OPINION: Economics dictate the pace of renewable energy adoption

Mandating the rate of adopting renewables will not provide cheap energy. It hasn’t work anywhere else. California doesn’t have cheap energy and they do not have resilience. A plan must be developed. The plan that is developed must be based on study and research into the existing system, the technologies being considered, the impact on the system from “electrifying everything,” where the microgrids will be located within the system and what will be the base source of power that is not variable and that will replace natural gas, coal or other fuel source.

My commentaries, back to 2016, have all encouraged a long-term energy storage mechanism to be in place to ensure the renewables can succeed. Pumped hydro was my first choice, as all renewable distributed energy sources could be dispatched to pump water to its elevated reservoir without constraint. Thus, if hydropower, pumped or not pumped, is not being developed to provide base power for the future, then some other source must be considered and selected. The staff at the utilities must investigate geothermal power, continue to look at hydropower, evaluate Cook Inlet tidal power (even though it is variable, it is consistent), nuclear power and any other that might come forth. Deep hot rock geothermal is one source that would provide sufficient energy and power for an unlimited time. Drilling to the depth necessary is still a problem to solve. Once a base energy source is selected, its implementation must be put in motion to select the site for installation, work out the timeline to completion, and determine the cost and funding mechanisms. Once this is set, then the planned continuation of natural gas or coal supply must be ensured until it is no longer needed.

While Cook Inlet natural gas is currently in limited supply, there are yet undeveloped natural gas supplies that can be developed to ensure cheap energy until the day the new source is commissioned. Permitting and funding of fossil-fuel projects are currently being fought by many who do not fully understand energy, the economics of energy or the full benefit to humanity that abundant and cheap energy provides. It is in the best interest of Alaskans to support the efforts to unlock the necessary stores of natural gas.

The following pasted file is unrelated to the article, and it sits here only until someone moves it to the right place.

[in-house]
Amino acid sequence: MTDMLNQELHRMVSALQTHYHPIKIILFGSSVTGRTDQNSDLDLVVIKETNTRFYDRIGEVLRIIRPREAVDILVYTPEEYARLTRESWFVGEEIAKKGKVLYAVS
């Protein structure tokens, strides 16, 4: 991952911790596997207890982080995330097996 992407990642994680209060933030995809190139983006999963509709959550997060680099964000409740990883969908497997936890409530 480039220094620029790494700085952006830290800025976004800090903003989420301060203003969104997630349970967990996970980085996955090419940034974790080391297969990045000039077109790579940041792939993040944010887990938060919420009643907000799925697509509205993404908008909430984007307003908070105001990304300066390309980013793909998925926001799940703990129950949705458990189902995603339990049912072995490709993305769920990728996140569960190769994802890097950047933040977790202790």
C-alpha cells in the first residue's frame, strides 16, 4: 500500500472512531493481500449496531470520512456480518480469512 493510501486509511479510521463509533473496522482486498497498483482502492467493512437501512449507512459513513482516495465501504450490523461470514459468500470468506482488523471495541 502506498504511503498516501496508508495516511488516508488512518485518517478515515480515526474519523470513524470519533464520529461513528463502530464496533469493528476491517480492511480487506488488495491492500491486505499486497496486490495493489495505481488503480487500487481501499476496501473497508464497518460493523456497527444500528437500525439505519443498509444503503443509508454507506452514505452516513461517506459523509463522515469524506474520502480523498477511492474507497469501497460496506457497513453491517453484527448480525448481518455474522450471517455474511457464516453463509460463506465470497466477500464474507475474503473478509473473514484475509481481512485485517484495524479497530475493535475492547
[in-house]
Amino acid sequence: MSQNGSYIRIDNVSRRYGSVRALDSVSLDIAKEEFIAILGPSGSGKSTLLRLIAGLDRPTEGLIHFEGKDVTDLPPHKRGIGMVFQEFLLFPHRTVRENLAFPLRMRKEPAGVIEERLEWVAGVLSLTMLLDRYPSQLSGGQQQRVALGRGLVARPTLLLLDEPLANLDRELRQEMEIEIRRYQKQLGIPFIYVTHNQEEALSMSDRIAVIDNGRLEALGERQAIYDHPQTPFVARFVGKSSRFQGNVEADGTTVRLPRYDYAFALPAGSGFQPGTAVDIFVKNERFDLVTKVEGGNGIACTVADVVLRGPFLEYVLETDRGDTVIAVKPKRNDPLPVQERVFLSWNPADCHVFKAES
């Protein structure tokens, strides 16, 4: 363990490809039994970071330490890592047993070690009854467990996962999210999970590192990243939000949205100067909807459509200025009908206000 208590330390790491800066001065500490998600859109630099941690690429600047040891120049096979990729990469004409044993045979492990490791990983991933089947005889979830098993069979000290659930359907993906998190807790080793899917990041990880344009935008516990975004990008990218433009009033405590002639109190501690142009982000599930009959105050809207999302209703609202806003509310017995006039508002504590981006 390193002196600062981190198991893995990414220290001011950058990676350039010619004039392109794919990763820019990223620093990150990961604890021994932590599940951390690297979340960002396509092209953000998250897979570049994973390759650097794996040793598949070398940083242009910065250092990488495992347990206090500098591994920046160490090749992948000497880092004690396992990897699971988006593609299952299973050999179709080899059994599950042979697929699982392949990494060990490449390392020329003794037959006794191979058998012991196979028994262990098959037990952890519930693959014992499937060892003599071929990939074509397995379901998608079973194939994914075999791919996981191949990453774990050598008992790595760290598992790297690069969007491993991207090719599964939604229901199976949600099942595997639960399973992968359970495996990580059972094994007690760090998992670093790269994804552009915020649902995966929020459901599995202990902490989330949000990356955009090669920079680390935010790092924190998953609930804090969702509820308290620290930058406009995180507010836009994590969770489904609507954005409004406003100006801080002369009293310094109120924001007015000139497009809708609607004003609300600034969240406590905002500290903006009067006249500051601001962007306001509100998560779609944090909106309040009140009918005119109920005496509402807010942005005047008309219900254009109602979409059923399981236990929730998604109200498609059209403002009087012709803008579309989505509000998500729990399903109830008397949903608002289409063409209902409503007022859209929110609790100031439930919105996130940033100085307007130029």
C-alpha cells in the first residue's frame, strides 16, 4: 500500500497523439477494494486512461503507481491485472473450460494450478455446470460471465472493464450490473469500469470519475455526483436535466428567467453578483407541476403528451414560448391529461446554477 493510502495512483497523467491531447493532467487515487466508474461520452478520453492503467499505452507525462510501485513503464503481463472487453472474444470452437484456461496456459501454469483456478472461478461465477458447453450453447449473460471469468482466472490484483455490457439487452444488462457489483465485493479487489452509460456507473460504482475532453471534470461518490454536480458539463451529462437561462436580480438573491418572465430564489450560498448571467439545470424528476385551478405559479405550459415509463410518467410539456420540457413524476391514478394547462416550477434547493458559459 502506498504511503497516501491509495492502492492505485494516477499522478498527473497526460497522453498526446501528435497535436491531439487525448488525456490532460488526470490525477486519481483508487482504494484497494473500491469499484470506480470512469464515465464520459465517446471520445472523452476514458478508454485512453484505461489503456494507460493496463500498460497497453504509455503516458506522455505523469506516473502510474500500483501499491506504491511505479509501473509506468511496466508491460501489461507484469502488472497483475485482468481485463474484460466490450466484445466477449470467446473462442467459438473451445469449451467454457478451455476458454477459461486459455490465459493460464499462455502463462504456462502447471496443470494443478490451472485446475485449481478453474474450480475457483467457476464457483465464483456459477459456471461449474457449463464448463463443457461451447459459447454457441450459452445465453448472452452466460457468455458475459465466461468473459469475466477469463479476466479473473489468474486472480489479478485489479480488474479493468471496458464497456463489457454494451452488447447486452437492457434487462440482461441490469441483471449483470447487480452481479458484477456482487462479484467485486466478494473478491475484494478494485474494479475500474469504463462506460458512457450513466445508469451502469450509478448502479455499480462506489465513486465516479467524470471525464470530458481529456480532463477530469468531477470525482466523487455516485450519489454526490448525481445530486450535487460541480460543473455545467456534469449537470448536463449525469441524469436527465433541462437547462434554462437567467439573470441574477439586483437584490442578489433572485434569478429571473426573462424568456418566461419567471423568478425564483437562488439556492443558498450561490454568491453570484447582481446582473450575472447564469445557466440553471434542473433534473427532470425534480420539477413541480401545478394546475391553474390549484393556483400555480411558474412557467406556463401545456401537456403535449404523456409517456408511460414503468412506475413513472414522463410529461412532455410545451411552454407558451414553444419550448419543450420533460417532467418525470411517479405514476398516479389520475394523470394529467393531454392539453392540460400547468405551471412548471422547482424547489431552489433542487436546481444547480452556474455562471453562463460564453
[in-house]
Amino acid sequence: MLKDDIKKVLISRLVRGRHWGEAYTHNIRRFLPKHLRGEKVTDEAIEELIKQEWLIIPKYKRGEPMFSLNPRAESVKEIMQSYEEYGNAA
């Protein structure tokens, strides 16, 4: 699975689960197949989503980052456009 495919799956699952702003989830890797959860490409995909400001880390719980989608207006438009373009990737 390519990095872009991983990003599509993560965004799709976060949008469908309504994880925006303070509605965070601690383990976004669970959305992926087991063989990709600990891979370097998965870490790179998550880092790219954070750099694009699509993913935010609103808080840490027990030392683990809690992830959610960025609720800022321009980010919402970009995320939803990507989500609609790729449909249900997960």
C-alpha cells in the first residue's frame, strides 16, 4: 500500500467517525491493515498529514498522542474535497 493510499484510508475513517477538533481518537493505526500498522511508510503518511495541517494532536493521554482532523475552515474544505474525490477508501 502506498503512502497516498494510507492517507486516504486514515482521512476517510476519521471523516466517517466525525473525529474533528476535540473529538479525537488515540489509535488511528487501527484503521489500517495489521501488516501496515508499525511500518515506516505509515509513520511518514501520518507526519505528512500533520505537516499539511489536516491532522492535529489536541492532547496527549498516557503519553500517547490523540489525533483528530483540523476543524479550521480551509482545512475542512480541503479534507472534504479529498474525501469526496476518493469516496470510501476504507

Mandates cannot and do not work. The only reason for the push for a mandate to accelerate the renewable energy is that too many people are considering de-carbonization and not considering the electrical system. We need to design the electrical system by focusing on electrical generation and distribution. If we consider non-carbon sources, the de-carbonization will take care of itself. Wind and solar will be a part of the plan but we need the extremely reliable and cheap base energy source.

One other task for the Railbelt utilities is to study their system to determine where microgrids should be established to ensure resilience for the system and the safety and comfort of those who live in the more remote communities of the Railbelt system: Girdwood, Indian, Sutton, Talkeetna, Cantwell, Willow and the spaces beyond and in between. For there to be a microgrid, there needs to be some long-term or permanent source of power. This location could then have wind or solar, with a supporting battery energy storage system accompanying the base power generation. This will take more planning, but that can be done now. We don’t want to constrain the engineers and planners and boards of directors with the pressure of mandates when there is so much work that must be done to actually arrive at cheap and plentiful power and energy.

As stated in some of the commentaries and letters to the editor recently, the utilities are currently active at these studies and on plans to incorporate wind and solar. They are identifying where remote distributed resources can be connected into the system. We need to use all our sciences, not just climatology, as we work out the technologies that will sustain us into the future. One thing I know is that it won’t be done with an app on a smartphone. People need to work together and make some hard decisions. There may be benefit to actually having one more hydro dam, but it would have to produce cheap power.

Robert Seitz, PE, is an electrical engineer and lifelong Alaskan.

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